Faster trackpad — The default speed of the macOS trackpad is a bit slow for my taste, so I always bump Tracking Speed up a few notches. You can do the same in System Preferences > Trackpad.
Tap to click trackpad — While in Trackpad preferences, I also recommend enabling Tap to click. This way you may quietly tap the trackpad to click (especially helpful when in a quiet space).
Three finder drag — Similar to Tap to click, you can also drag windows around with three fingers instead of clicking and dragging. Takes a little practice to get used to, but I like using it. Try it out by going to System Preferences > Accessibility > Pointer Control, click the Trackpad Options button, then enable Enable dragging with “three finger drag” assigned in the dropdown.
Desktop hot corner — To quickly grab any file saved to the Desktop, I assign Desktop to the lower-right-hand-corner in System Preferences > Mission Control > Hot Corners… Huge timesaver!
Disable True Tone — Enabled by default (System Preferences > Displays), True Tone automatically shifts display colors to match ambient light. This might be okay for the average user, but if you edit photos or videos, or do any kind of design work involving color, you should absolutely disable this.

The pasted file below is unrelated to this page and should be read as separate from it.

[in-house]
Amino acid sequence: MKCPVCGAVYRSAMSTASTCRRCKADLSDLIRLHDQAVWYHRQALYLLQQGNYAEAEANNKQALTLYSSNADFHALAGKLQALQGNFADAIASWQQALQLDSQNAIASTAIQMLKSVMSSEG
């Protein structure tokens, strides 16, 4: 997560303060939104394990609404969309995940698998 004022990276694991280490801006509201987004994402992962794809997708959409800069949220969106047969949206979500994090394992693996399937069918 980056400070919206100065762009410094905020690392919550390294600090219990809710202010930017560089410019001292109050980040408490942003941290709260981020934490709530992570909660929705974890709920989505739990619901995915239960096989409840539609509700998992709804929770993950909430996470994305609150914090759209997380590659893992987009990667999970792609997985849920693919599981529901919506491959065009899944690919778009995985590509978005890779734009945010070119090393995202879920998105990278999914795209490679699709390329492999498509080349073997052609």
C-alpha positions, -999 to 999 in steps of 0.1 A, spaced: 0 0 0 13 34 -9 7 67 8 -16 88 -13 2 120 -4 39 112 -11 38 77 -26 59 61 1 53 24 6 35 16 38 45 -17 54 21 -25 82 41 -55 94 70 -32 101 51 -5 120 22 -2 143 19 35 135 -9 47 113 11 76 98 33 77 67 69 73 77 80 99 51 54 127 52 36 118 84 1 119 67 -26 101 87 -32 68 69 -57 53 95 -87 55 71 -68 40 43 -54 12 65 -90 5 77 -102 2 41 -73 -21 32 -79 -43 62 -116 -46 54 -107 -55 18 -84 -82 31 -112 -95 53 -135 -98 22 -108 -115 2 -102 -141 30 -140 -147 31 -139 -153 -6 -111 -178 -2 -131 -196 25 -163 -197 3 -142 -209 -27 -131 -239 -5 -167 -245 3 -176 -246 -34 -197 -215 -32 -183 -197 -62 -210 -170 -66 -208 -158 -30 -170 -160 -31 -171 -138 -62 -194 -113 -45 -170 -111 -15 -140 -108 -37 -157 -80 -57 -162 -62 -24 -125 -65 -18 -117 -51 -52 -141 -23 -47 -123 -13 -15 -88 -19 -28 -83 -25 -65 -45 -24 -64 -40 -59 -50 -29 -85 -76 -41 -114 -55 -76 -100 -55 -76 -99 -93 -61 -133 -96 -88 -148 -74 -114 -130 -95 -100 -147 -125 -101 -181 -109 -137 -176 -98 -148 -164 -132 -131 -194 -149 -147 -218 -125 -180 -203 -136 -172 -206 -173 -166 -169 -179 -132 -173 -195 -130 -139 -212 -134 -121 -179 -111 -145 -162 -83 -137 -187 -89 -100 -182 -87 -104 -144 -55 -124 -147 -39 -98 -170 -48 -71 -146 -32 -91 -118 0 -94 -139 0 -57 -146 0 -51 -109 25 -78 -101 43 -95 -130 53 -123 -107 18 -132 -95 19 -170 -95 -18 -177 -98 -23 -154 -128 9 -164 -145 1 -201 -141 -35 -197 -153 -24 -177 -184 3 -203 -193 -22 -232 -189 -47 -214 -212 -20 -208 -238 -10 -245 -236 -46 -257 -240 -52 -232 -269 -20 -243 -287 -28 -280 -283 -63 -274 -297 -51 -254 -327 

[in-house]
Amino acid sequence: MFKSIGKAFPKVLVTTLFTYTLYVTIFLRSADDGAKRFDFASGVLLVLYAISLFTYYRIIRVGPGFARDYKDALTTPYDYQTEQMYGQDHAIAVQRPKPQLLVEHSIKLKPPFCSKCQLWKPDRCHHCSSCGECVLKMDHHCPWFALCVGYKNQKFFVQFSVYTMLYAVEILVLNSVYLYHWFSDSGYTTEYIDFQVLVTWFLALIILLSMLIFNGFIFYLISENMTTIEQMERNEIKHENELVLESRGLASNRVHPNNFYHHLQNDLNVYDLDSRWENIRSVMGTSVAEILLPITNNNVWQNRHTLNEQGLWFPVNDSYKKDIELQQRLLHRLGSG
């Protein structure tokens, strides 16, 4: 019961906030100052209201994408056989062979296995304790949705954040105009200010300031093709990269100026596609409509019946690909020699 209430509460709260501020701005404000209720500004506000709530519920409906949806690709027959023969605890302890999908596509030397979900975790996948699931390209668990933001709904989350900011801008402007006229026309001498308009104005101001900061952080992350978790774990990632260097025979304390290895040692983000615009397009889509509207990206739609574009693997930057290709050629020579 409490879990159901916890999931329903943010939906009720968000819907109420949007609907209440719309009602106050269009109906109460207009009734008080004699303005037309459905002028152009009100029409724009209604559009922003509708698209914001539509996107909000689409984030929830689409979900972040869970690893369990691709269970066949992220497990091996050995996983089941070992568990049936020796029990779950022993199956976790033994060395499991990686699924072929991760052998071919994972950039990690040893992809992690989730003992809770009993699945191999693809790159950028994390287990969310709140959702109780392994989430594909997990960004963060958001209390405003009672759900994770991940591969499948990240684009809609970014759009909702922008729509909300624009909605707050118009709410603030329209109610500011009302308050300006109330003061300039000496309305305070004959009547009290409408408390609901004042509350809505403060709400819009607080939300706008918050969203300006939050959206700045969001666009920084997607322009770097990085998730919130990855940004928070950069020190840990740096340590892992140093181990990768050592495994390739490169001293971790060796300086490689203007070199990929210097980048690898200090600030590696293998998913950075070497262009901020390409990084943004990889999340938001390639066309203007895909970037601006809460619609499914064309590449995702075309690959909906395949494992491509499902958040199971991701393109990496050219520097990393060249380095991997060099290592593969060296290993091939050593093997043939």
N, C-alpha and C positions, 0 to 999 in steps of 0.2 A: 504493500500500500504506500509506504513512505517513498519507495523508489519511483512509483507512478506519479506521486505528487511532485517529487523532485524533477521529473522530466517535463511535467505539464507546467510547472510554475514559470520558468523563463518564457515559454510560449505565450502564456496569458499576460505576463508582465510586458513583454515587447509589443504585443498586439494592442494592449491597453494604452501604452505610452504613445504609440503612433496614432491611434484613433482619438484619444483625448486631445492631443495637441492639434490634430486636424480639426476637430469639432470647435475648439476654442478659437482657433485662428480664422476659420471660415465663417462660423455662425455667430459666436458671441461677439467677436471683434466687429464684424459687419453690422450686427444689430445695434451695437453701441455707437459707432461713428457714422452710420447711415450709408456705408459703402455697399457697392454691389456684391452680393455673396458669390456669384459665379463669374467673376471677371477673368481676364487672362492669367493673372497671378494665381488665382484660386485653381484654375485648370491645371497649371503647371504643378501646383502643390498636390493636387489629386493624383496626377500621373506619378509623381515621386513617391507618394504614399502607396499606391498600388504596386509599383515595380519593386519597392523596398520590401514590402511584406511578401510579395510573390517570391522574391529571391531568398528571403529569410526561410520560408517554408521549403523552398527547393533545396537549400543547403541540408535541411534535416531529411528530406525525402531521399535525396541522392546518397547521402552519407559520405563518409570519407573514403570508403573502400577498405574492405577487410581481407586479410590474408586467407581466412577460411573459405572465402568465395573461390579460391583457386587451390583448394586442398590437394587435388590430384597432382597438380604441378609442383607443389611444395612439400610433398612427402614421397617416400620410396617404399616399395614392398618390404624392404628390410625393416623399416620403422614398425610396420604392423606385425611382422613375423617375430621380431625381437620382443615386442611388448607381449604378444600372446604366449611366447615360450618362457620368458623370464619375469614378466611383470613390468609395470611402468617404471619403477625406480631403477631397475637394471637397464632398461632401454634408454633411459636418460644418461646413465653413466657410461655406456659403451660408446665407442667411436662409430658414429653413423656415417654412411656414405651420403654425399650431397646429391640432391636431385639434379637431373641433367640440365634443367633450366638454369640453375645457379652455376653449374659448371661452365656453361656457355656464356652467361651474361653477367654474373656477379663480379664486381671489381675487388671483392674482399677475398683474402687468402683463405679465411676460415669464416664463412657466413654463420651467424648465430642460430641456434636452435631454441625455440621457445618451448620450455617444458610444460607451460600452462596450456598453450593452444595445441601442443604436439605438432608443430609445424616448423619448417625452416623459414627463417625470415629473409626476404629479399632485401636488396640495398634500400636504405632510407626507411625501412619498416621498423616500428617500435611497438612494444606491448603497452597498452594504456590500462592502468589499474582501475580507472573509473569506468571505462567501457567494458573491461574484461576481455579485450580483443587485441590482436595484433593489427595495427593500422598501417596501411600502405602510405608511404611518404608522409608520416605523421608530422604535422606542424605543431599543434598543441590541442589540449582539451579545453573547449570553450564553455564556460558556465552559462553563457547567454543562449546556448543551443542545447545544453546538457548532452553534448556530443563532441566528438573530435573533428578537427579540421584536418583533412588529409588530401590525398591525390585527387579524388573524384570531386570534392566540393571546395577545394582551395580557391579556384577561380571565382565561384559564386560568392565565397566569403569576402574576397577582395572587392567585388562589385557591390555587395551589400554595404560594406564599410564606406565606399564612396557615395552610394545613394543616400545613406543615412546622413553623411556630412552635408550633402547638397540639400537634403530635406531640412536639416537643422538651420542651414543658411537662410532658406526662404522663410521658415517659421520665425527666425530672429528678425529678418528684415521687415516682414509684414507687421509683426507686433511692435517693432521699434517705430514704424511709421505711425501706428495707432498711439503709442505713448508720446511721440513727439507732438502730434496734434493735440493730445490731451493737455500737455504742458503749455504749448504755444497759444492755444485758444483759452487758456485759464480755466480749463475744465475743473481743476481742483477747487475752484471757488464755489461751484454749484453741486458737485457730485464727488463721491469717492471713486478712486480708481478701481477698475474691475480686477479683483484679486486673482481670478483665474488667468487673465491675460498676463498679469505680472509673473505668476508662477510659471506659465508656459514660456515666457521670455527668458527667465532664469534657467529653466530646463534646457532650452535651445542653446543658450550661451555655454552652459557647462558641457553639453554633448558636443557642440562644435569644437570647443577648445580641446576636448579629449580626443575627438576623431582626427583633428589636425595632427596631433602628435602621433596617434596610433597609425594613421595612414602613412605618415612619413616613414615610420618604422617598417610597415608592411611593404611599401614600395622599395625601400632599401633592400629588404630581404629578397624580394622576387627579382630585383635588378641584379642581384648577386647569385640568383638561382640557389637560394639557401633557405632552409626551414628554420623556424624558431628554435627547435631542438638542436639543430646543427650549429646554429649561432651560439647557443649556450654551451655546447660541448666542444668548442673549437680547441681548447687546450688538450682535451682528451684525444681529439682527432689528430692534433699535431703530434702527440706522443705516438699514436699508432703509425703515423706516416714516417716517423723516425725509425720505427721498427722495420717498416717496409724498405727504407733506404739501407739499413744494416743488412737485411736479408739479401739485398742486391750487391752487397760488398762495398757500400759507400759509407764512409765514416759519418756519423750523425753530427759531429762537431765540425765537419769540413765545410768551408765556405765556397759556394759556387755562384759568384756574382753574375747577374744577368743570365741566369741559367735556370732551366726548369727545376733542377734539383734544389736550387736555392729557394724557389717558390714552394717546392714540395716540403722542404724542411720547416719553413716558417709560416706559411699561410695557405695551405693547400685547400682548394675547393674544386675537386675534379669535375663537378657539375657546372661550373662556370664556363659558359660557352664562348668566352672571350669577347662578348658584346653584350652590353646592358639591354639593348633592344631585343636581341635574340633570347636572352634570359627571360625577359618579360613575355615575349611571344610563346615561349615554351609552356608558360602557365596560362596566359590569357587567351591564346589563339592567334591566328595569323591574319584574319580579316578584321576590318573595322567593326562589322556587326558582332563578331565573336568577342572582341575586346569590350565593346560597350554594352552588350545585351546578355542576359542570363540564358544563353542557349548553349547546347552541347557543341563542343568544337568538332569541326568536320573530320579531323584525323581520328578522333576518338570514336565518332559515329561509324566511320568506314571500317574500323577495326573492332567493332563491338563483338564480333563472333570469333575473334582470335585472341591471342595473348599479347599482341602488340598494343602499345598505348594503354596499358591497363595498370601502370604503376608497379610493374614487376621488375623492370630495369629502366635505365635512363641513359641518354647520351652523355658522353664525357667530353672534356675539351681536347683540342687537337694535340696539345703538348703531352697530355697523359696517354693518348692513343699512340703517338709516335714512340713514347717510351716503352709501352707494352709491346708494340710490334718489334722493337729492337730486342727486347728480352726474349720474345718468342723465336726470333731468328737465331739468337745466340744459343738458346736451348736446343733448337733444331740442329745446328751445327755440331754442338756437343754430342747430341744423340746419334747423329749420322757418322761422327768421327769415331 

Enable Night Shift — Similar to True Tone, but this shifts display color from cool to warm at night. I’m usually not editing images at night, so I enable this (System Preferences > Displays) to reduce the amount of blue light my eyes are exposed to in the evening (which helps with sleep).
Show path bar — Select the Finder and choose View > Show Path Bar from the top menu. This will add a helpful row to the bottom of every Finder window that visualizes where you are in the drive hierarchy. Can interact with folders and drives here as well.
Must have (mostly free) applications
After getting the operating system how I like it, the next step is installing applications. Here are my essential apps for the MacBook Pro.
(Free) As explained earlier, I try to keep all my day-to-day, locally stored data in the cloud for safekeeping and accessibility across all my devices. For me, Dropbox is still the easiest, simplest, and most fluid cloud service I’ve tried (especially how elegantly it integrates into the macOS Finder). This is also where I store an encrypted database of all my passwords and important textual information for the next app in this list.
($2.99/mo and up) In today’s day and age, password management is a must. If you’re still using the same password for every website you visit, you’re leaving yourself open to identity theft and plenty of other awful things. I’ve used 1Password for years to manage all my logins, which is also synced to my other devices via Dropbox.